If you like warships, you probably know what RIMPAC is. It’s the most impressive display of multinational naval power in the world. And it just concluded this past week.
Not many people were there. However, for those of us who didn’t spend our time in the Pacific aboard a ship this past week, they’ve released a video that’s pretty much everything that is awesome about huge ships and naval air power.
So, first, a little background.
“Twenty-five nations, 46 surface ships, five submarines, 17 land forces, and more than 200 aircraft and 25,000 personnel participated in Rim of the Pacific exercise 2018,” a statement from RIMPAC Public Affairs read.
“This year’s RIMPAC iteration marked the 26th in the series that began in 1971 and is now held every two years.”
“As the world’s largest international maritime exercise, RIMPAC provides a unique training opportunity designed to foster and sustain cooperative relationships that are critical to ensuring the safety of sea lanes and security on the world’s interconnected oceans,” read a March statement from the U.S. 3rd Fleet Public Relations back in May.
“RIMPAC 2018 is the 26th exercise in the series that began in 1971.”
And this marked the first RIMPAC that a former enemy of the United States participated in: Vietnam was a first-time member of the RIMPAC club, as were Israel and Sri Lanka.
“Additional firsts include New Zealand serving as Sea Combat Commander and Chile serving as Combined Force Maritime Component Commander,” the 3rd Fleet statement read. “This is the first time a non-founding RIMPAC nation (Chile) will hold a component commander leadership position.”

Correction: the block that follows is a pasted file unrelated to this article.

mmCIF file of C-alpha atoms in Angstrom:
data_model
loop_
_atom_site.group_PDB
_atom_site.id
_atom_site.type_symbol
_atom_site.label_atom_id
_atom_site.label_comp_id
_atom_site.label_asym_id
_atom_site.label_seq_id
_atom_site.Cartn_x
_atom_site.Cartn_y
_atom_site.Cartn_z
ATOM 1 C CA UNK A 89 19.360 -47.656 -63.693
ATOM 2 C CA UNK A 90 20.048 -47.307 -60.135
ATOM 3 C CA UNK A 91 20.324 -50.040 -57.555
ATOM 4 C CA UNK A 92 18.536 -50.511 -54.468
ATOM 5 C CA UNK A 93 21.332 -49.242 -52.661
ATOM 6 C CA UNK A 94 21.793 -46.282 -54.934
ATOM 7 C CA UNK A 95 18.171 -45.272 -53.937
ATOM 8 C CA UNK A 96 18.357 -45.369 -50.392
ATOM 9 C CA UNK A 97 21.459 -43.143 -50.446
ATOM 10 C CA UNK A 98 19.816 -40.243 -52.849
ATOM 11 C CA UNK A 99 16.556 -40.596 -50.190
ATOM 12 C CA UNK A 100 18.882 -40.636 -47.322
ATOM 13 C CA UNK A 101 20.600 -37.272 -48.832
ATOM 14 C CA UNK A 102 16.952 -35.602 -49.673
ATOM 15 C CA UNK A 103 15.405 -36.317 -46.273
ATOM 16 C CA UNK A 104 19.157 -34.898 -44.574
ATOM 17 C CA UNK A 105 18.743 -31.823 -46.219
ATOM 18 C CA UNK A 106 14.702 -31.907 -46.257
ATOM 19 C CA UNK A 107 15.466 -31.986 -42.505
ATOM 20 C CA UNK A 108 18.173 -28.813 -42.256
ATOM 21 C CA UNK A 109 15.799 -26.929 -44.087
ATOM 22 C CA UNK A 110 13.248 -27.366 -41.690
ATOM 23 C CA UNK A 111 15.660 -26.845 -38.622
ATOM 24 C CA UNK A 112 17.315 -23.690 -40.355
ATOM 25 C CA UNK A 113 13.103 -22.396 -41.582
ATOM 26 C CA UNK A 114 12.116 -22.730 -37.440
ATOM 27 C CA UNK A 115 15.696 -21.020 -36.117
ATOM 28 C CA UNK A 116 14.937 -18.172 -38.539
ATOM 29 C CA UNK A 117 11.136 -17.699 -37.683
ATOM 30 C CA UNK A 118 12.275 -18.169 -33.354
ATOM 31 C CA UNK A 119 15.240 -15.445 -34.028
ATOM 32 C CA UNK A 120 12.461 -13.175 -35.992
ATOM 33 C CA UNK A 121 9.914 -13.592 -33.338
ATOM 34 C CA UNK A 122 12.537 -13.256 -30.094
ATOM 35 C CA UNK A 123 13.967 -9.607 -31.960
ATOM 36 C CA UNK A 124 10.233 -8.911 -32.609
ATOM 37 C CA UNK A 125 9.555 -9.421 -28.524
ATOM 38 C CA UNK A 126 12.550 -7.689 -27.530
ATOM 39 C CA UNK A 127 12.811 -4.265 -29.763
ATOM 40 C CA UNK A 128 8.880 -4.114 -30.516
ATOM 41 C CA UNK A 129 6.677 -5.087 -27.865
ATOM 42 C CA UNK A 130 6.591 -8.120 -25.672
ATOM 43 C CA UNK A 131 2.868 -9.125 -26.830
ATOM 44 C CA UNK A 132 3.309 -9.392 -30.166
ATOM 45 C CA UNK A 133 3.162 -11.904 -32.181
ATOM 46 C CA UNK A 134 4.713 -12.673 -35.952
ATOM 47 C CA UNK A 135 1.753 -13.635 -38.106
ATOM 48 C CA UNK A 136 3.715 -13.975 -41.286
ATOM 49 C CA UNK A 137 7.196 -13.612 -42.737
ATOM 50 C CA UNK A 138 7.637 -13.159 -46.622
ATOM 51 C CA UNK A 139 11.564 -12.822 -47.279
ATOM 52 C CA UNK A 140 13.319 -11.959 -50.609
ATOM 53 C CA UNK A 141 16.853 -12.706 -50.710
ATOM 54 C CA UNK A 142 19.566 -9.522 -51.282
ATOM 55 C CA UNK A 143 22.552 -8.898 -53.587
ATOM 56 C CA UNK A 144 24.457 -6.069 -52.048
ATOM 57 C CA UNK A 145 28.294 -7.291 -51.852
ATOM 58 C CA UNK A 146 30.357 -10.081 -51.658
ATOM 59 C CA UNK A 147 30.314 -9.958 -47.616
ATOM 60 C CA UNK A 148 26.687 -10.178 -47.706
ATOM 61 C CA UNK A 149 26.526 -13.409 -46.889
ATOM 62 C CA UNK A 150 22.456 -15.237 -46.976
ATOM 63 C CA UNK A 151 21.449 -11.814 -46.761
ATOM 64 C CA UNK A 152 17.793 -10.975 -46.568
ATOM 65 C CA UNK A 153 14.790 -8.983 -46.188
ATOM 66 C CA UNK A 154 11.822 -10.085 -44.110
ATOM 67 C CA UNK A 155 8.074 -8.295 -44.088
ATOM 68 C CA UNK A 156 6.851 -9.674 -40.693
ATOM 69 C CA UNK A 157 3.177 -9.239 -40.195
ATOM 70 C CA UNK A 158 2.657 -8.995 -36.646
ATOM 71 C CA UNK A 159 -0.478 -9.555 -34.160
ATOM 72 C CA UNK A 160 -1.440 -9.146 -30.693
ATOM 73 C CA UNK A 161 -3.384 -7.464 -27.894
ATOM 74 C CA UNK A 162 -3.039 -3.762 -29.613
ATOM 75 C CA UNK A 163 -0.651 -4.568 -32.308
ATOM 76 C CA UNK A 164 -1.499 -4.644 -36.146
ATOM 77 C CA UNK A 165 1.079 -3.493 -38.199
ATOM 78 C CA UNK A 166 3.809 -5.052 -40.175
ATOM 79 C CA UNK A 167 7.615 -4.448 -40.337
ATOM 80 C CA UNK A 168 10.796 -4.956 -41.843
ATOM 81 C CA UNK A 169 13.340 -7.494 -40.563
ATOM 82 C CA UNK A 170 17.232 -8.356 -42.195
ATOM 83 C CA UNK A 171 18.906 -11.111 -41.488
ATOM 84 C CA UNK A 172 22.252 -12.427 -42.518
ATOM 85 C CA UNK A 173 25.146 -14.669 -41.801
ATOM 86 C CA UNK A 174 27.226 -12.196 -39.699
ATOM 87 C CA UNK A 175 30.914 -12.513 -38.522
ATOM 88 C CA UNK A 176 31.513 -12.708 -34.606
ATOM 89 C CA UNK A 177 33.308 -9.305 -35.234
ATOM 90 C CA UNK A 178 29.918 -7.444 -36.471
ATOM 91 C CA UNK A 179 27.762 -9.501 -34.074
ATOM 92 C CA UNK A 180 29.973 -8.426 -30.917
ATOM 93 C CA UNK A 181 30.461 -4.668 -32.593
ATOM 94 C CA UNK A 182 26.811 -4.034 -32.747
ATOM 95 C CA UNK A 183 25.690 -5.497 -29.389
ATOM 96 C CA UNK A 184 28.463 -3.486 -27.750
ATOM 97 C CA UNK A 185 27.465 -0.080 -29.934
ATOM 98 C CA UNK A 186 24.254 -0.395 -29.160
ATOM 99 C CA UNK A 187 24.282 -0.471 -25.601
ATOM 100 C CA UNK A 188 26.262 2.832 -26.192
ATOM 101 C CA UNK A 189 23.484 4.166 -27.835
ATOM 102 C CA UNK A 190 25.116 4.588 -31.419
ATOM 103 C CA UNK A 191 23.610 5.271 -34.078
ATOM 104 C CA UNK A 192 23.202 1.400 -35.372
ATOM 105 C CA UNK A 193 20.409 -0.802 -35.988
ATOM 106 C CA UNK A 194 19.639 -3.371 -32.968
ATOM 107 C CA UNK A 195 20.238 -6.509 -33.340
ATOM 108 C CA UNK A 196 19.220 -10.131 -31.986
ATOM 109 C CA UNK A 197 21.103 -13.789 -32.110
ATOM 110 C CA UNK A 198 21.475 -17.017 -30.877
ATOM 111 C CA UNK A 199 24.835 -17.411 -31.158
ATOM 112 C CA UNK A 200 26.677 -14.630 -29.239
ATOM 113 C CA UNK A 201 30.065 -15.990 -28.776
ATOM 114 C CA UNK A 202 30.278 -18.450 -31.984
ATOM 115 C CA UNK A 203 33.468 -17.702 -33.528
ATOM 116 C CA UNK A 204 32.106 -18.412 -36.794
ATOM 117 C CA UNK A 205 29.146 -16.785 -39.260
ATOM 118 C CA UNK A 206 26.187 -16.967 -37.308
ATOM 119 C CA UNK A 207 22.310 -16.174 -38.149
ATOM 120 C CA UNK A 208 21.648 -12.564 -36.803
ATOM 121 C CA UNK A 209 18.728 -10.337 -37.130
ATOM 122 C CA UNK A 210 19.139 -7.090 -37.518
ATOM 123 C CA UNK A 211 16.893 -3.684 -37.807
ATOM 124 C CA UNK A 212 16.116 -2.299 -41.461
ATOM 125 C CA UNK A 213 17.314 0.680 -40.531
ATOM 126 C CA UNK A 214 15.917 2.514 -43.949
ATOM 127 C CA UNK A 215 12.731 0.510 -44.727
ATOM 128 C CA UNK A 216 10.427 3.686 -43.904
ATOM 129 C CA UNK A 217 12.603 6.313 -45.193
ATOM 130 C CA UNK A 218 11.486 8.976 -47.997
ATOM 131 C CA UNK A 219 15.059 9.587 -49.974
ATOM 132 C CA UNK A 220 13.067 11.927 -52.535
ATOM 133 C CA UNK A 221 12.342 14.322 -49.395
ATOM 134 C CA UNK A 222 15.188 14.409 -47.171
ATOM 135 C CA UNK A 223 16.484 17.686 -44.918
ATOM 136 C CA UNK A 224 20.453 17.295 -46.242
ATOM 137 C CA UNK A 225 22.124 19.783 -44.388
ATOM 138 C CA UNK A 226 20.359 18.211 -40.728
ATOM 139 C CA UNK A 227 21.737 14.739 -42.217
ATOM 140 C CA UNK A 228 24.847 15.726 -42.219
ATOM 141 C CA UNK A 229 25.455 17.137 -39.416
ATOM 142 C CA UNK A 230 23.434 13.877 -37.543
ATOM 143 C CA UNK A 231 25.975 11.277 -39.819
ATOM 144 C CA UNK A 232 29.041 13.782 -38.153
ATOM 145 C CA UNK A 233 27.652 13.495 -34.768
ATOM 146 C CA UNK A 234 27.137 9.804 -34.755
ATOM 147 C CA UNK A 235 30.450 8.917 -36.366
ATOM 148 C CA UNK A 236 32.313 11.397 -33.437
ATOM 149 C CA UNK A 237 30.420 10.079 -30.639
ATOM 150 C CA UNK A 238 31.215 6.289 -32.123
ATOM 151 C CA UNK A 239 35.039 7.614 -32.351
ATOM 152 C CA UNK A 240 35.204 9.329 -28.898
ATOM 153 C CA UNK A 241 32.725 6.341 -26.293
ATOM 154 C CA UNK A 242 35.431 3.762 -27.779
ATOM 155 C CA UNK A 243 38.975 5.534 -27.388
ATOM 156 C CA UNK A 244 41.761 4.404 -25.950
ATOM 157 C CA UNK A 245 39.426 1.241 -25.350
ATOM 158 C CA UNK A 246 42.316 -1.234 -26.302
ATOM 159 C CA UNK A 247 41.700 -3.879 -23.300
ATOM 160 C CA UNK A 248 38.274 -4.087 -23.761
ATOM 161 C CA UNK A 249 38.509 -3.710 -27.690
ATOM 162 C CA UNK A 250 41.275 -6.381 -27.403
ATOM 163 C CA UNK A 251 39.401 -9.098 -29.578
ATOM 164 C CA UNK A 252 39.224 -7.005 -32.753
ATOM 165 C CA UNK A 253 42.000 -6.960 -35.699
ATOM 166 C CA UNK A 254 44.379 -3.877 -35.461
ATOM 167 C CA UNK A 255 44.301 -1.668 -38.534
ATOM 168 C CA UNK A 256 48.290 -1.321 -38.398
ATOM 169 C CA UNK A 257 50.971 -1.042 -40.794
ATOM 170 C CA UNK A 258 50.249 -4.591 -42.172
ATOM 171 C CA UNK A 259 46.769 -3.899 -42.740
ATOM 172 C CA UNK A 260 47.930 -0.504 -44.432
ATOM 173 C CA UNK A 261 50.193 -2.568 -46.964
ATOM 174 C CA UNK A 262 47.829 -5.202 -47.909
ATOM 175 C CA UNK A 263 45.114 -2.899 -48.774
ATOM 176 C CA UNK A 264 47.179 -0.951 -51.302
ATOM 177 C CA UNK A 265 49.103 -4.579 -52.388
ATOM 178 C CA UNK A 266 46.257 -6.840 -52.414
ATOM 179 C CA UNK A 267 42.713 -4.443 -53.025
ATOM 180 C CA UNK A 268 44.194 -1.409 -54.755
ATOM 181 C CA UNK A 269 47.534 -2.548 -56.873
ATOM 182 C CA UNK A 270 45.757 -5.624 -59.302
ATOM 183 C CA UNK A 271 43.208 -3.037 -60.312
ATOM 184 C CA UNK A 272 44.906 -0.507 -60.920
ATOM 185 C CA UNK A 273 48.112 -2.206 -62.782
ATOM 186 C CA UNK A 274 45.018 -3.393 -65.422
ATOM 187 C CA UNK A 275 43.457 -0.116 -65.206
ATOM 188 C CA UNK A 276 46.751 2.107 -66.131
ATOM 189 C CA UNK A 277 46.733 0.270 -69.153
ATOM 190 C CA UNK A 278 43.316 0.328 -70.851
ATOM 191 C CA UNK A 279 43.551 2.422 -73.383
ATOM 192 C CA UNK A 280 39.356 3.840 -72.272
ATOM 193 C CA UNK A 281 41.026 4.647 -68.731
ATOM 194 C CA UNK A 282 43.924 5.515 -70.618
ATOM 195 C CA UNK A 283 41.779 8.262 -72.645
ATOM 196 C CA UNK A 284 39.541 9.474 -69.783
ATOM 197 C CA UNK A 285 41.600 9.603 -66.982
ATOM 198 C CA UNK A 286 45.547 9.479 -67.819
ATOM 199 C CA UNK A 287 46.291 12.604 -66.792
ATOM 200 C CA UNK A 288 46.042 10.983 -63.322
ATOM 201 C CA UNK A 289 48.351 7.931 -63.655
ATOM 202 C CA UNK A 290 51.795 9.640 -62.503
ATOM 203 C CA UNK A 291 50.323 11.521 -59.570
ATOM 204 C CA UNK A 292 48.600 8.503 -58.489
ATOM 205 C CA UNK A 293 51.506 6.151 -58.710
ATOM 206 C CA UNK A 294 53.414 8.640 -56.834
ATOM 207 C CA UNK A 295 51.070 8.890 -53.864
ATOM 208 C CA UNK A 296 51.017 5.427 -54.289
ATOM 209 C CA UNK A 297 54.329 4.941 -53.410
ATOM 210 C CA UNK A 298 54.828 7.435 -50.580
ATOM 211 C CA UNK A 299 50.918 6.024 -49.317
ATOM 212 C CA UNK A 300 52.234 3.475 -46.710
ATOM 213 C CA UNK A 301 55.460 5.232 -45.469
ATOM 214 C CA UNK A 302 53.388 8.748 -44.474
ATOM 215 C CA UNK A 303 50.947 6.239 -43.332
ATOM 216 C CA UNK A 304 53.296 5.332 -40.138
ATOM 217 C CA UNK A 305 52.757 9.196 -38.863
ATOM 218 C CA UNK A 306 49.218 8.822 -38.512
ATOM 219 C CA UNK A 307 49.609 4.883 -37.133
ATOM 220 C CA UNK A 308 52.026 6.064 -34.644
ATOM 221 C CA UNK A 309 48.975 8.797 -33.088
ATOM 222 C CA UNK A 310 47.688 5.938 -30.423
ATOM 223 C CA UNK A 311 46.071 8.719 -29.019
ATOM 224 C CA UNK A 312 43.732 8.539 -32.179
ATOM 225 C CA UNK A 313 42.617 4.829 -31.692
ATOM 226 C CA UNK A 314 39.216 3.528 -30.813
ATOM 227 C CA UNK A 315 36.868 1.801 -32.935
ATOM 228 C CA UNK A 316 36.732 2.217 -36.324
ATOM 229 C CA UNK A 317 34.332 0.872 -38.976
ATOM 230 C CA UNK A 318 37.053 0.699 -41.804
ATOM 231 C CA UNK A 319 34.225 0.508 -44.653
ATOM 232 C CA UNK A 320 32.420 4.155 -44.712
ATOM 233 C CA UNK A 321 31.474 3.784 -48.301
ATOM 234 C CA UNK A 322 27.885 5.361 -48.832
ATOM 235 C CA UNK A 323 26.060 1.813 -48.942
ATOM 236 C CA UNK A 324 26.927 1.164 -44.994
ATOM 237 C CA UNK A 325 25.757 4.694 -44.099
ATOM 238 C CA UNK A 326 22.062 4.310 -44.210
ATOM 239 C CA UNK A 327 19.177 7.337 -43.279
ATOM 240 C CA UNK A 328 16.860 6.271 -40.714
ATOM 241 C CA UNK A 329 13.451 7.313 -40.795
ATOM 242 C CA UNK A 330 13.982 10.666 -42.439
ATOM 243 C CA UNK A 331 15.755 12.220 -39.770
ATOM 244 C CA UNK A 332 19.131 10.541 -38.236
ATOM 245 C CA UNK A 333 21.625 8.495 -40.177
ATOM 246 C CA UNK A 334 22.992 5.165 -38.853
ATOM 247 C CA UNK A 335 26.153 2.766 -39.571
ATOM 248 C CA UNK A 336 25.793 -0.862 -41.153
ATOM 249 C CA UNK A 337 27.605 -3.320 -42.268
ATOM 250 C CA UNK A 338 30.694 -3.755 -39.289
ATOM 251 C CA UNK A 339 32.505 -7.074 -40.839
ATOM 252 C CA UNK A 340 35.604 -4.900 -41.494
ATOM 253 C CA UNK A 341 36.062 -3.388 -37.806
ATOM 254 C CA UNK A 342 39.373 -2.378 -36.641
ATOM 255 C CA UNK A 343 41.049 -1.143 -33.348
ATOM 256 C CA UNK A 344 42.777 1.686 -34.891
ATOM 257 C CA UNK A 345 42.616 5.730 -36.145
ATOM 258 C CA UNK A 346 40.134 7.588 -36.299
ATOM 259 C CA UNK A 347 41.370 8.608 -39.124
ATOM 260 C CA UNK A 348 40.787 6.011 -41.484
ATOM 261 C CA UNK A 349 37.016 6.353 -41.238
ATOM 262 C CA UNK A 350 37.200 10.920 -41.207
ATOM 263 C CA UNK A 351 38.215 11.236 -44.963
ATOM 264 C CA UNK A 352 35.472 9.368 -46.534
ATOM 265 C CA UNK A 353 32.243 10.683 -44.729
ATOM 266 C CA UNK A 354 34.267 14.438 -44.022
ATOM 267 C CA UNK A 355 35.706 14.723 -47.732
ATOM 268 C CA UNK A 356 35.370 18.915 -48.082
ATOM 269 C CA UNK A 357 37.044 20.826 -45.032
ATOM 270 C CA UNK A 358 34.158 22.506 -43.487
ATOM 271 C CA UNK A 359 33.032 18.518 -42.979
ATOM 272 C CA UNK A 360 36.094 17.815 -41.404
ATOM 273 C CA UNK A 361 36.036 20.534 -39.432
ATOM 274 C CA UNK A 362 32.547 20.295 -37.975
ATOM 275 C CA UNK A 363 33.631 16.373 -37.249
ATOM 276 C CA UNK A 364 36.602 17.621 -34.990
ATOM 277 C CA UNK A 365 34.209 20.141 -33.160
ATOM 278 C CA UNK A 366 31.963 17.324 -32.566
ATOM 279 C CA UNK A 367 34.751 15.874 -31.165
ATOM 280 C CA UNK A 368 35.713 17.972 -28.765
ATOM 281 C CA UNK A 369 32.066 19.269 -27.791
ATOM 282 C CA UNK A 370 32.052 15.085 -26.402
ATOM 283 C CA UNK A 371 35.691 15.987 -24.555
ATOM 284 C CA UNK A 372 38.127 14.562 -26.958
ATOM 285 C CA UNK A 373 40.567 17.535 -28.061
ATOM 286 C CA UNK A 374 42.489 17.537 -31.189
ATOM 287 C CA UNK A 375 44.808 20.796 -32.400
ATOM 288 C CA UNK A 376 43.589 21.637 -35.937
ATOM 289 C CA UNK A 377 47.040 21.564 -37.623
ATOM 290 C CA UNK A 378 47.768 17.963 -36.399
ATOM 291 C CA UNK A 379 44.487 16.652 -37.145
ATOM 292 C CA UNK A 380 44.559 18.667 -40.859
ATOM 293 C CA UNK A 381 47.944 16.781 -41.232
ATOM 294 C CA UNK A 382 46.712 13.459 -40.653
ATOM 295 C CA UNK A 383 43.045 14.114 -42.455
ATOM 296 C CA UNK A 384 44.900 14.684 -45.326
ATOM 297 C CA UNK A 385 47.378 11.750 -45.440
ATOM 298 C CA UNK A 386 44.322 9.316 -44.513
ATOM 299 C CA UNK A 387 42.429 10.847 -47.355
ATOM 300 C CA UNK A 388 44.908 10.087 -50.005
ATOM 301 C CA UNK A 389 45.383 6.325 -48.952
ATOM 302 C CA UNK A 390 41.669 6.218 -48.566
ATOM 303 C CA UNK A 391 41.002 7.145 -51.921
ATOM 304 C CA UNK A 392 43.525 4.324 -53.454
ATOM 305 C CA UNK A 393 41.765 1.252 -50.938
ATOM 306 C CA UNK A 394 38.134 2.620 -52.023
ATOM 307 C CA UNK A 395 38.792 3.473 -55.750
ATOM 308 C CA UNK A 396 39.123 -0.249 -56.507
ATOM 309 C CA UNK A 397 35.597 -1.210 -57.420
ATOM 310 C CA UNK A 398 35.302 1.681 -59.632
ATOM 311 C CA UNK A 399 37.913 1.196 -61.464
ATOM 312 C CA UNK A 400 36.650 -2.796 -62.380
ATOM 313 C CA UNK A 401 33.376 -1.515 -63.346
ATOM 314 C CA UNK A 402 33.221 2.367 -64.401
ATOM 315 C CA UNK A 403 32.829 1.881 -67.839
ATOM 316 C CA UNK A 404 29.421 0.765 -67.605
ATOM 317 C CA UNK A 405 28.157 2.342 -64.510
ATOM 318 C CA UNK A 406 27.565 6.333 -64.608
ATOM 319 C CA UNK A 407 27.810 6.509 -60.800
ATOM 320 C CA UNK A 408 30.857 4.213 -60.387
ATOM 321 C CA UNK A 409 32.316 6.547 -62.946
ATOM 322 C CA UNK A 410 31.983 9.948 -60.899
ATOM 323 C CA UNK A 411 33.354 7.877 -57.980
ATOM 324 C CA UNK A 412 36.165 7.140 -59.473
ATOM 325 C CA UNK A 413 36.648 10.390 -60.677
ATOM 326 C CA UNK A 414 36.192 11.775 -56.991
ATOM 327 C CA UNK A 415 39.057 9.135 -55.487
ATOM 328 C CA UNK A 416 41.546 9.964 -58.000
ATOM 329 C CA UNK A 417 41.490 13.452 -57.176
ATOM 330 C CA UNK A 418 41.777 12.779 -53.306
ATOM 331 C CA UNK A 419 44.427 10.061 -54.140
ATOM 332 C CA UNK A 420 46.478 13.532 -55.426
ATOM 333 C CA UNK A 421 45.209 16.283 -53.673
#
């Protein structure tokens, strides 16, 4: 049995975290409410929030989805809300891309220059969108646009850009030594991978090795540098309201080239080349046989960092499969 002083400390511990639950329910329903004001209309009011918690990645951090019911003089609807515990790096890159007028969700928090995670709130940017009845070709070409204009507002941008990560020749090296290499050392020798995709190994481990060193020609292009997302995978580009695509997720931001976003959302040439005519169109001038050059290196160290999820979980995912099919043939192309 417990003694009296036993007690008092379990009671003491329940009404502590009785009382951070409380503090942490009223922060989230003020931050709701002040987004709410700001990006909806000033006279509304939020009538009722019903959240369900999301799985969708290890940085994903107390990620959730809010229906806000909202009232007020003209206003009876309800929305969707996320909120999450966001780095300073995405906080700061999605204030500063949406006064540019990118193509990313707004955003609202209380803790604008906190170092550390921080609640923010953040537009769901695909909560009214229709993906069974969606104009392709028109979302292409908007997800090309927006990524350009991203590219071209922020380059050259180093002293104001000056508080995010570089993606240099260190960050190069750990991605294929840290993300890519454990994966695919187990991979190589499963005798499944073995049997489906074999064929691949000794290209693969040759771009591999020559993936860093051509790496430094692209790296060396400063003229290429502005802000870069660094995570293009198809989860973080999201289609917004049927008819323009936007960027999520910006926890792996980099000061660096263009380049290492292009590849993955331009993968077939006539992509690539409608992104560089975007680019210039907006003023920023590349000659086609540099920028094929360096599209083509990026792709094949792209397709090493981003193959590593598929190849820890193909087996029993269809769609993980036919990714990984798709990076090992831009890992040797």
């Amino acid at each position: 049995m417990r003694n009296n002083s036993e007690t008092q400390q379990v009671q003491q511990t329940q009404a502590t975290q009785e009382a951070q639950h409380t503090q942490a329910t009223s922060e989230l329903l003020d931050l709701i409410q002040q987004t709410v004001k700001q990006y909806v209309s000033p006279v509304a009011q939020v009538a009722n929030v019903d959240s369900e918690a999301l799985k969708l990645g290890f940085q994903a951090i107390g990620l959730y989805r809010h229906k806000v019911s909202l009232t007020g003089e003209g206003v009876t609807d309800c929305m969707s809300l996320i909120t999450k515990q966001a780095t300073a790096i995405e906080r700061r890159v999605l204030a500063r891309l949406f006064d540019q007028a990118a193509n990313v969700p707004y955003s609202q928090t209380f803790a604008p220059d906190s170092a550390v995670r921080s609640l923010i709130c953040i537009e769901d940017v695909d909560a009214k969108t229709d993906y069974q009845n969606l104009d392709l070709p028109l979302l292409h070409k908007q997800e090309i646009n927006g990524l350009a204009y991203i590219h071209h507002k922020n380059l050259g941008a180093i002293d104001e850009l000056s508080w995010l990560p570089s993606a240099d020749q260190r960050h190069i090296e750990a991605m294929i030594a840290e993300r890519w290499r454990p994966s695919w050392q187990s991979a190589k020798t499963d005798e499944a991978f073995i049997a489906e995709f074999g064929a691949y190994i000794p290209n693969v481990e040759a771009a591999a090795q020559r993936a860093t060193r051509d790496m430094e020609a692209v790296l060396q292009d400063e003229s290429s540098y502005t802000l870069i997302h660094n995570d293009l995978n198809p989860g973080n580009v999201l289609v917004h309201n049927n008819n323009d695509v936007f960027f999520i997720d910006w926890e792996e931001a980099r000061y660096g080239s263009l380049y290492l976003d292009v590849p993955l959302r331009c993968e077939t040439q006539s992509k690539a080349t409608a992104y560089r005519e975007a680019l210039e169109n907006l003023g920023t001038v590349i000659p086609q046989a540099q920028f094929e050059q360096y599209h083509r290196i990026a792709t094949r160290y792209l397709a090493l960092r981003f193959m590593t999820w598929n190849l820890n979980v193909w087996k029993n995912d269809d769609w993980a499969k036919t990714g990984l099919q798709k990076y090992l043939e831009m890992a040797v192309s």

And oh, what a position of leadership it was:
That’s a whole heck of a lot of ships.
Aside from all of the awesomeness in the waters of the Pacific, there were also tactical concerns to consider. (Yes, I know, more boring than awesome footage of massive aircraft carriers, but still somewhat important.)
“I couldn’t be more proud of our international team’s ability to successfully complete an exercise of this nature,” Adm. John D. Alexander, commander of the U.S. 3rd Fleet and combined task force commander for the exercise, said.
“Most importantly, we completed the exercise safely while still achieving national training objectives. This is a true testament to the talent and lasting partnerships we built through RIMPACs past and present, and will continue to build for the foreseeable future.”
Yes, yes, all very well. But those ships! That makes it all worthwhile, at least in my opinion. I’m sure the Navy may differ and they’re certainly not going to use millions of dollars for my entertainment on a Saturday morning or yadda yadda yadda. Just keep that footage coming and we’re good.
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